(Skin Tags; Fibroepithelial Polyps)
Acrochordons are harmless skin growths that appear to hang off the skin. Acrochordons can be mistaken for a more serious condition, so if you think you have one, see your healthcare provider.
Acrochordons consist of collagen fibers and blood vessels that are surrounded by a thin layer of skin. It is not clear what causes them.
A risk factor is something that increases your chance of getting a disease or condition. The following factors increase your chance of developing acrochordons. If you have any of these risk factors, tell your doctor:
Acrochordons are usually flesh-colored, but may be darker in color. They are generally small, but can range in size from 1 millimeter to 5 centimeters in diameter. They are often found in folds of the skin.
Your doctor will ask about your symptoms and medical history, and perform a physical exam. Most acrochordons can be diagnosed without invasive tests. In some cases, a skin biopsy]]> may be necessary.
Talk with your doctor about the best treatment plan for you. Acrochordons need to be differentiated from neurofibromas, as well as other benign skin lesions. Treatment options include the following:
Cryotherapy involves freezing the acrochordon so it falls off.
Acrochordons can be removed surgically with scissors.
In electrosurgery, an electric current is applied to the acrochordon to cut it off.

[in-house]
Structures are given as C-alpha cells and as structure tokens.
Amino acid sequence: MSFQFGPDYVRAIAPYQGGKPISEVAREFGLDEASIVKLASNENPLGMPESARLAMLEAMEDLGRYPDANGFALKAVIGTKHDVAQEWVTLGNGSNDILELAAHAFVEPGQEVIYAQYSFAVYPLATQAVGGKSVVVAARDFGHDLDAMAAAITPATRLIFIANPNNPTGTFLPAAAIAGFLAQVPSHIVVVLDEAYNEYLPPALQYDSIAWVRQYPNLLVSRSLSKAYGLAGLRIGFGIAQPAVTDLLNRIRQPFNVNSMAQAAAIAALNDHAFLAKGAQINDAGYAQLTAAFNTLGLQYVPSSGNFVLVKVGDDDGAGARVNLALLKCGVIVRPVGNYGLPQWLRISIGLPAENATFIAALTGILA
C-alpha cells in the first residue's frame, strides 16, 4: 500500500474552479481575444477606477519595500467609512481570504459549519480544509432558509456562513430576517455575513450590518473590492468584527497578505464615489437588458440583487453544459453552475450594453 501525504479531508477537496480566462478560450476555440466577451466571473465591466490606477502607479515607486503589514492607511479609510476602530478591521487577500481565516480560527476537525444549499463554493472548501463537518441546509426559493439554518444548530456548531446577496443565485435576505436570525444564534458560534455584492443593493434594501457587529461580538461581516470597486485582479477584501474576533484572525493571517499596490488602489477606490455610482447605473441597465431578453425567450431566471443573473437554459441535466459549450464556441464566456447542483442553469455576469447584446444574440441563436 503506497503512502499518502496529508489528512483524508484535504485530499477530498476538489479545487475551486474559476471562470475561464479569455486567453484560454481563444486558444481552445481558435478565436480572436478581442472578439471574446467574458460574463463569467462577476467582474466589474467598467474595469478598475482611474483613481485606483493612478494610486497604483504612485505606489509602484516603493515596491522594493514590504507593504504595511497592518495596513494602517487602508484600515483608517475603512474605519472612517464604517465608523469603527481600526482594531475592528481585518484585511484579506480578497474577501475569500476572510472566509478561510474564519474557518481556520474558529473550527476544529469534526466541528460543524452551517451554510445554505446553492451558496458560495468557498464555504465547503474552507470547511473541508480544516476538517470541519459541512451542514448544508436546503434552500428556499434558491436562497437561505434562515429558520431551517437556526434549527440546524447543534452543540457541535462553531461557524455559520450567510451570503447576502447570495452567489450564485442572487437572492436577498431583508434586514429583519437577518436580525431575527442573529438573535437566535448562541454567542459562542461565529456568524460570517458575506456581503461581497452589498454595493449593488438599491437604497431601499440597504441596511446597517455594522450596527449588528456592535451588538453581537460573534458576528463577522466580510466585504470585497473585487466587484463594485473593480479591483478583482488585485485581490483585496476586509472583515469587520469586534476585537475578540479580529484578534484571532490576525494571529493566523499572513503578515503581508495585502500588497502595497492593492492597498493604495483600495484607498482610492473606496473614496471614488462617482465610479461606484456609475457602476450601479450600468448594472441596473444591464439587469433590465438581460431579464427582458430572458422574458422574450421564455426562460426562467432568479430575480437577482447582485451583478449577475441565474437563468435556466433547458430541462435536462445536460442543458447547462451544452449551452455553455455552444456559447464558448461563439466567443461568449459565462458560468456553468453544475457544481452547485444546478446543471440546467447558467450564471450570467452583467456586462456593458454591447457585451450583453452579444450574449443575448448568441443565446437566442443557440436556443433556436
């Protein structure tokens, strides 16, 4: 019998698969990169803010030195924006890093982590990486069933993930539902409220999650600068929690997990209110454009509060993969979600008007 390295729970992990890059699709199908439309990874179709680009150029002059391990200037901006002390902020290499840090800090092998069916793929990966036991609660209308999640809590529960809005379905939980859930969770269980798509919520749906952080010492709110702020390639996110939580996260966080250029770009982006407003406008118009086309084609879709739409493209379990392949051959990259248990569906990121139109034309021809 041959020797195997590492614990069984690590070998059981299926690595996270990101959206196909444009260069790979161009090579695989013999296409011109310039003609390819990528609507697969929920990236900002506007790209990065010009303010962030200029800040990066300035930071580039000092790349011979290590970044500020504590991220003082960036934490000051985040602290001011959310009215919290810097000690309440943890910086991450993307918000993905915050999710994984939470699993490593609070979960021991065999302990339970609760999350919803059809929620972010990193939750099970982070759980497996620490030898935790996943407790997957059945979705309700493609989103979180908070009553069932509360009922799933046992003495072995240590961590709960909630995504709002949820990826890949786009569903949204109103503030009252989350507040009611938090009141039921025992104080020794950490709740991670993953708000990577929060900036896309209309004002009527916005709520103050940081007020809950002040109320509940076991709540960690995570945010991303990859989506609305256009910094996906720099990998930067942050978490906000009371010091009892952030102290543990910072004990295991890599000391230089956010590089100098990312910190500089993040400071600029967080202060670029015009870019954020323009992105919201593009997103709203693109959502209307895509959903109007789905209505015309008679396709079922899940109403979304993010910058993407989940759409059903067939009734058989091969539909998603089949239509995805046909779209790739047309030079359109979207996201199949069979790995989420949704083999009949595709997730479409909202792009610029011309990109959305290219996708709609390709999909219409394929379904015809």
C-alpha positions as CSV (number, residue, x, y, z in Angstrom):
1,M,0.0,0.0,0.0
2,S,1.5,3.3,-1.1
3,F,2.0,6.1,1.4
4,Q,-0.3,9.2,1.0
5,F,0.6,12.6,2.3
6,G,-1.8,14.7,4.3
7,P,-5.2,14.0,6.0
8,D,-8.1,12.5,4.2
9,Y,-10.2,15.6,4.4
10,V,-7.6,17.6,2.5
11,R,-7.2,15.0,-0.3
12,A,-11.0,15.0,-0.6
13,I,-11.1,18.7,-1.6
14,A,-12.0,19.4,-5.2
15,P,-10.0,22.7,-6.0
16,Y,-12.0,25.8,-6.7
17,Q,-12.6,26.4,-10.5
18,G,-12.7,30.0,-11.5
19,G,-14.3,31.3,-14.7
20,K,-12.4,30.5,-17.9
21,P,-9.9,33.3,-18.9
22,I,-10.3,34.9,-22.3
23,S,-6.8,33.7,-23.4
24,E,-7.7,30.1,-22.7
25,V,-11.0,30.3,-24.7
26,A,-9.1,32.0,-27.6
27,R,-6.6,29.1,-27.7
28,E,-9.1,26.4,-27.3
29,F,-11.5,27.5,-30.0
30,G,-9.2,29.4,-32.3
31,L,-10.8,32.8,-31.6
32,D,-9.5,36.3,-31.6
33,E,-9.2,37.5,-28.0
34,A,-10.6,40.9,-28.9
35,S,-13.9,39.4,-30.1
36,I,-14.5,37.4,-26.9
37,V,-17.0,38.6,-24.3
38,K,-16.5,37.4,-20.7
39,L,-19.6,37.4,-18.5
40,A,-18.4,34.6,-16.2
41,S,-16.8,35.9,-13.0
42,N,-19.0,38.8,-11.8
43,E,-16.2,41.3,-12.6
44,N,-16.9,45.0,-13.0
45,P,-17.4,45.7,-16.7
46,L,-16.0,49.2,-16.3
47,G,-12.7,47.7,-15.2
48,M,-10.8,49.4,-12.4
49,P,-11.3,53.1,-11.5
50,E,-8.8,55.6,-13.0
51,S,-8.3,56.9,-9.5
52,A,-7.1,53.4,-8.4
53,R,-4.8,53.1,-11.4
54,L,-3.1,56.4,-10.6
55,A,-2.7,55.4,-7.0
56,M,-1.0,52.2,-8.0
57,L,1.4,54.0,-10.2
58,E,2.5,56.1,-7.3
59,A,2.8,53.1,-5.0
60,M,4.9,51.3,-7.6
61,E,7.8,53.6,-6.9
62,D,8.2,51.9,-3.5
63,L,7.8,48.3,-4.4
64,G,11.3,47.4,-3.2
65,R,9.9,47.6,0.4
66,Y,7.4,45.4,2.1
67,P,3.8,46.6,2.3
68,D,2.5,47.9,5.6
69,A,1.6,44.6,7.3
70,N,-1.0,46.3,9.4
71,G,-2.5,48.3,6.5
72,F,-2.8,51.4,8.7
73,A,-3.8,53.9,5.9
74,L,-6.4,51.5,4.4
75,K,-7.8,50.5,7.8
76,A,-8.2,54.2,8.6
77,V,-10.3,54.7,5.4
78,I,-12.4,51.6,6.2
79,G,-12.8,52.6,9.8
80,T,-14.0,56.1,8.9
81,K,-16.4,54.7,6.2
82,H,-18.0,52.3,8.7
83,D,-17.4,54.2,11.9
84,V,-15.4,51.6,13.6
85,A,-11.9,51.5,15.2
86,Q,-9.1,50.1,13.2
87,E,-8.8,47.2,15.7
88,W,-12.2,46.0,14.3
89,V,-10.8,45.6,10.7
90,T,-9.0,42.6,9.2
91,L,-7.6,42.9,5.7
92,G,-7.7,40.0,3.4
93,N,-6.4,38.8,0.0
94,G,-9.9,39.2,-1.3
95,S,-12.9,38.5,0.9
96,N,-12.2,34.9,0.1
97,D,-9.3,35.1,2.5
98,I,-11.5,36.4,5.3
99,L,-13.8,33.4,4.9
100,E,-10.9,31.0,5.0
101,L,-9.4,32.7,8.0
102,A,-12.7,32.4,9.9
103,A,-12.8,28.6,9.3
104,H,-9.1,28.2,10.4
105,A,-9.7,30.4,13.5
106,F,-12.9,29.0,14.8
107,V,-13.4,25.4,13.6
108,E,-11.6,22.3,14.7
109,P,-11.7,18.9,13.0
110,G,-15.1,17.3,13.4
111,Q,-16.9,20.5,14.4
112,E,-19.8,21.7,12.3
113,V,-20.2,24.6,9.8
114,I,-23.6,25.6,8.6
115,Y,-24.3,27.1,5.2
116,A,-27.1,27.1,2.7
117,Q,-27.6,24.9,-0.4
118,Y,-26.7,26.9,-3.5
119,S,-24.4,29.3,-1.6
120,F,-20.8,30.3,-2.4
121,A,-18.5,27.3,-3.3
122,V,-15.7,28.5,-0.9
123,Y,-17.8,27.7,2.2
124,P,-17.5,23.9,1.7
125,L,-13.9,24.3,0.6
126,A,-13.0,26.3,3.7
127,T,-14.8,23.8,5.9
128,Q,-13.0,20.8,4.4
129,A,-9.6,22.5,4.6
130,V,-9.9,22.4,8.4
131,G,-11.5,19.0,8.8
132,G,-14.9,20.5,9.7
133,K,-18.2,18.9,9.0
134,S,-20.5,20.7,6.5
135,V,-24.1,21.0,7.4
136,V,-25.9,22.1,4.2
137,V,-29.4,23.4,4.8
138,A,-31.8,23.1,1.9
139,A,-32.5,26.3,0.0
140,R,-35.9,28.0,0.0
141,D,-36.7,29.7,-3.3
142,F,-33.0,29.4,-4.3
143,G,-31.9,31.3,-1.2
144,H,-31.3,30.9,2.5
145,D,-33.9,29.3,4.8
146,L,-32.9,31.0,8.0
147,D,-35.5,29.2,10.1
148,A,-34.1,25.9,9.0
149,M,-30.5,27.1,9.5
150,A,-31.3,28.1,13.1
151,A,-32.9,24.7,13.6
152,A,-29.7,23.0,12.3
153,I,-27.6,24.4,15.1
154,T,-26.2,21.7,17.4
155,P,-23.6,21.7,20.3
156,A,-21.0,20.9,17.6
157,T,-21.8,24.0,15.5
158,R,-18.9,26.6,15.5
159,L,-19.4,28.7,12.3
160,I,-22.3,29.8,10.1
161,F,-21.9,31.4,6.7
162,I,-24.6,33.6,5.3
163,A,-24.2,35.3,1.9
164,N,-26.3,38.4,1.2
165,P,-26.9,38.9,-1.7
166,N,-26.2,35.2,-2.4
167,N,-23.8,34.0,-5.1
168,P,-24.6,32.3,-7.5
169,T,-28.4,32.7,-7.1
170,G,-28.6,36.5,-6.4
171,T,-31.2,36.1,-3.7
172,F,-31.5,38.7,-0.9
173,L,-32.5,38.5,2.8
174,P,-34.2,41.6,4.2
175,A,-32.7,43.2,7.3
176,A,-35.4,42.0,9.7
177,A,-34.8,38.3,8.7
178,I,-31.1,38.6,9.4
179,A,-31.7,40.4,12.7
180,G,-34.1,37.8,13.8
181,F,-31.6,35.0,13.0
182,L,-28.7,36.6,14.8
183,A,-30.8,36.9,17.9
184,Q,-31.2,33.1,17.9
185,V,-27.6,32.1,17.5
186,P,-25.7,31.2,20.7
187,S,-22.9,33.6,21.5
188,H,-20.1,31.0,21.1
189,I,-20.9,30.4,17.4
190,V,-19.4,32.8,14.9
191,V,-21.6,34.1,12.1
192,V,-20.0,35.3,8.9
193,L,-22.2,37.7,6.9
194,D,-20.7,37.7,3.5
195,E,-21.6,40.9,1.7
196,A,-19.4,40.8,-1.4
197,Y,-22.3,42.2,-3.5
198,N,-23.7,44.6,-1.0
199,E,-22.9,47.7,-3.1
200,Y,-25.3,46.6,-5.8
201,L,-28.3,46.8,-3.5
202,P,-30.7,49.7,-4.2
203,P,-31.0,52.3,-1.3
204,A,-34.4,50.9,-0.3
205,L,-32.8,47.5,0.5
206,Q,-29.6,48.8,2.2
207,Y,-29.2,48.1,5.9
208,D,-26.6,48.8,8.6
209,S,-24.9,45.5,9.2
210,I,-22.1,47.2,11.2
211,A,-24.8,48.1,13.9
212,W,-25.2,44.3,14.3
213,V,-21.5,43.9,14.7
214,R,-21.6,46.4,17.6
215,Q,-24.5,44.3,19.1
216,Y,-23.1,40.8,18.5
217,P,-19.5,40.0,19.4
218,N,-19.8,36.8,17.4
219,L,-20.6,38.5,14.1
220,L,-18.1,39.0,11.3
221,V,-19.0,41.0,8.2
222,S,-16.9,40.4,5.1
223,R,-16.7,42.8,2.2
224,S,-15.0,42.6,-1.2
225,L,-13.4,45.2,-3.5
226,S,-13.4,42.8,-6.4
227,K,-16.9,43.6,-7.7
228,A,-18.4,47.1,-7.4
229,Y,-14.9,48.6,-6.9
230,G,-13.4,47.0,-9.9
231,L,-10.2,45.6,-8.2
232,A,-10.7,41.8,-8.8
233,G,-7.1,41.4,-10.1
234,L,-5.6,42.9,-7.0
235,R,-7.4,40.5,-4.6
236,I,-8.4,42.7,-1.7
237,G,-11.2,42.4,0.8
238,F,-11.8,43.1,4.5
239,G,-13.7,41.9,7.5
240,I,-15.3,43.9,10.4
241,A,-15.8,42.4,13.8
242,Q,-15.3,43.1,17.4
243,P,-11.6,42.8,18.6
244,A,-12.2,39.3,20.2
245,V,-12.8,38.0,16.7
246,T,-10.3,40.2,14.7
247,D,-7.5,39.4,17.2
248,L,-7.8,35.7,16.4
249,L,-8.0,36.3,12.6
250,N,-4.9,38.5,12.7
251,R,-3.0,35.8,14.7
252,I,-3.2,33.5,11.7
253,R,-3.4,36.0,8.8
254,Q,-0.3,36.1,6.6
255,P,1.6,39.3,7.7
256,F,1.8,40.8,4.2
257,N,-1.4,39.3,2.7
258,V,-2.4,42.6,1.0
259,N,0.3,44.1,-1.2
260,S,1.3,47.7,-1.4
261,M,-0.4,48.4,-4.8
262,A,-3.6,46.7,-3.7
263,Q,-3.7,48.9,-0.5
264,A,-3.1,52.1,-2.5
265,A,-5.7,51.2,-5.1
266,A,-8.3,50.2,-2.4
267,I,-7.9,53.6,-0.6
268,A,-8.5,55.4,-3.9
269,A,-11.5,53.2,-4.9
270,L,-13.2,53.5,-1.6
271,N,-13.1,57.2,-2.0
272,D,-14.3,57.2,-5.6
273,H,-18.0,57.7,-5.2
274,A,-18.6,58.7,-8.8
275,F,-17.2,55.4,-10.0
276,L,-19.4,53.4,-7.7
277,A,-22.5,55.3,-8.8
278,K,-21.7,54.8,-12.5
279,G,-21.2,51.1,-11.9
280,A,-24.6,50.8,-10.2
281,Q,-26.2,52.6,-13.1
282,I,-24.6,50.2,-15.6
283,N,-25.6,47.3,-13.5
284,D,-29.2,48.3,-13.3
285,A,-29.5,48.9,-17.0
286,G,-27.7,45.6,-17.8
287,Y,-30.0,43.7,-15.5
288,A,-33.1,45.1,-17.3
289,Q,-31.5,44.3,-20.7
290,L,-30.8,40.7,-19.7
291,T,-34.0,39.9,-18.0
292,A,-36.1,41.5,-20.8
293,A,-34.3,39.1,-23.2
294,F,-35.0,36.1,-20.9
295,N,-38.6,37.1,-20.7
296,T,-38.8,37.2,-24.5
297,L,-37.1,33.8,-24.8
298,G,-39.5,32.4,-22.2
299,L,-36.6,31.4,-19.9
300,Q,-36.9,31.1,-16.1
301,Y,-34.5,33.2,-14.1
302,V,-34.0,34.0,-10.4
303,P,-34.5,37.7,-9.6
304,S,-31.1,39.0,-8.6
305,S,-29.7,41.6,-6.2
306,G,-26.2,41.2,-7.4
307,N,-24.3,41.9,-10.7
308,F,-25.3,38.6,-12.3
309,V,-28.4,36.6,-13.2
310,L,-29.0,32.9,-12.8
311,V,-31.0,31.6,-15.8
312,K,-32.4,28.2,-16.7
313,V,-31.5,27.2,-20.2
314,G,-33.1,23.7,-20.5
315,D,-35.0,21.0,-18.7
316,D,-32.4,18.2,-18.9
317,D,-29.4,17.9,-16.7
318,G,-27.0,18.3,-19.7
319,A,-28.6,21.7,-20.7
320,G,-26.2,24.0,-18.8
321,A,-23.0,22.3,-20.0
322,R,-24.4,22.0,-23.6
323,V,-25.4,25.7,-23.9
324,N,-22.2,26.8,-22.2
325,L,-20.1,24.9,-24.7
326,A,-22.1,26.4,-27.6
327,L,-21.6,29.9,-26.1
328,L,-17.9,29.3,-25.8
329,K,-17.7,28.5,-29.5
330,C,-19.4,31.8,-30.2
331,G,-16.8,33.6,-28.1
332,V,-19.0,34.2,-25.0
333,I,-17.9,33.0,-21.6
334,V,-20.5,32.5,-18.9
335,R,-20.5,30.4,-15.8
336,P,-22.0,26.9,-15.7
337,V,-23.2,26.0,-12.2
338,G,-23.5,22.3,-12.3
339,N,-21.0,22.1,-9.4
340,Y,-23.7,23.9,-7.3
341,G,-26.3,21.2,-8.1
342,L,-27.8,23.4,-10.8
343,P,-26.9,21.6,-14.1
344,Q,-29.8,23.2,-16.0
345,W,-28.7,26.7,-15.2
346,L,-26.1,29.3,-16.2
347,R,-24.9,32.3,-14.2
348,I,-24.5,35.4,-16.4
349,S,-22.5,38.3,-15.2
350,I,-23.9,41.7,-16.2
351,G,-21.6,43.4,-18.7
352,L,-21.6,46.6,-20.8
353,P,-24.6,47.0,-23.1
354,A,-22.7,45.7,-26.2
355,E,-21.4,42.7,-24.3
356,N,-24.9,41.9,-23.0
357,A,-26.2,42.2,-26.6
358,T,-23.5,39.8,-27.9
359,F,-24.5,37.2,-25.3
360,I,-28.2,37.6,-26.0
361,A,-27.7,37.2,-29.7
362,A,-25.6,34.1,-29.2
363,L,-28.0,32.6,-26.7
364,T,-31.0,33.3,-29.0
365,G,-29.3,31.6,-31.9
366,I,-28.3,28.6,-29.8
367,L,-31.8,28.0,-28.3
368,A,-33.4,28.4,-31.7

With ligation, a suture is tied around the neck of the acrochordon to remove it.
American Academy of Dermatology
American Society for Dermatologic Surgery
Canadian Dermatology Association
Gould BE, Ellison RC, Greene HL, Bernhard JD. Lack of association between skin tags and colon polyps in a primary care setting. Arch Intern Med. 1988;148:1799.
Skin tag. EBSCO DynaMed website. Available at: http://www.ebscohost.com/dynamed/what.php . Accessed December 3, 2006.
Skin tags. New Zealand Dermatological Society website. Available at: http://www.dermnetnz.org/lesions/skin-tags.html . Accessed December 3, 2006.
Winton GB, Lewis CW. Dermatoses of pregnancy. J Am Acad Dermatol. 1982;6:977.
Last reviewed November 2008 by ]]>Ross Zeltser, MD, FAAD]]>
Please be aware that this information is provided to supplement the care provided by your physician. It is neither intended nor implied to be a substitute for professional medical advice. CALL YOUR HEALTHCARE PROVIDER IMMEDIATELY IF YOU THINK YOU MAY HAVE A MEDICAL EMERGENCY. Always seek the advice of your physician or other qualified health provider prior to starting any new treatment or with any questions you may have regarding a medical condition.
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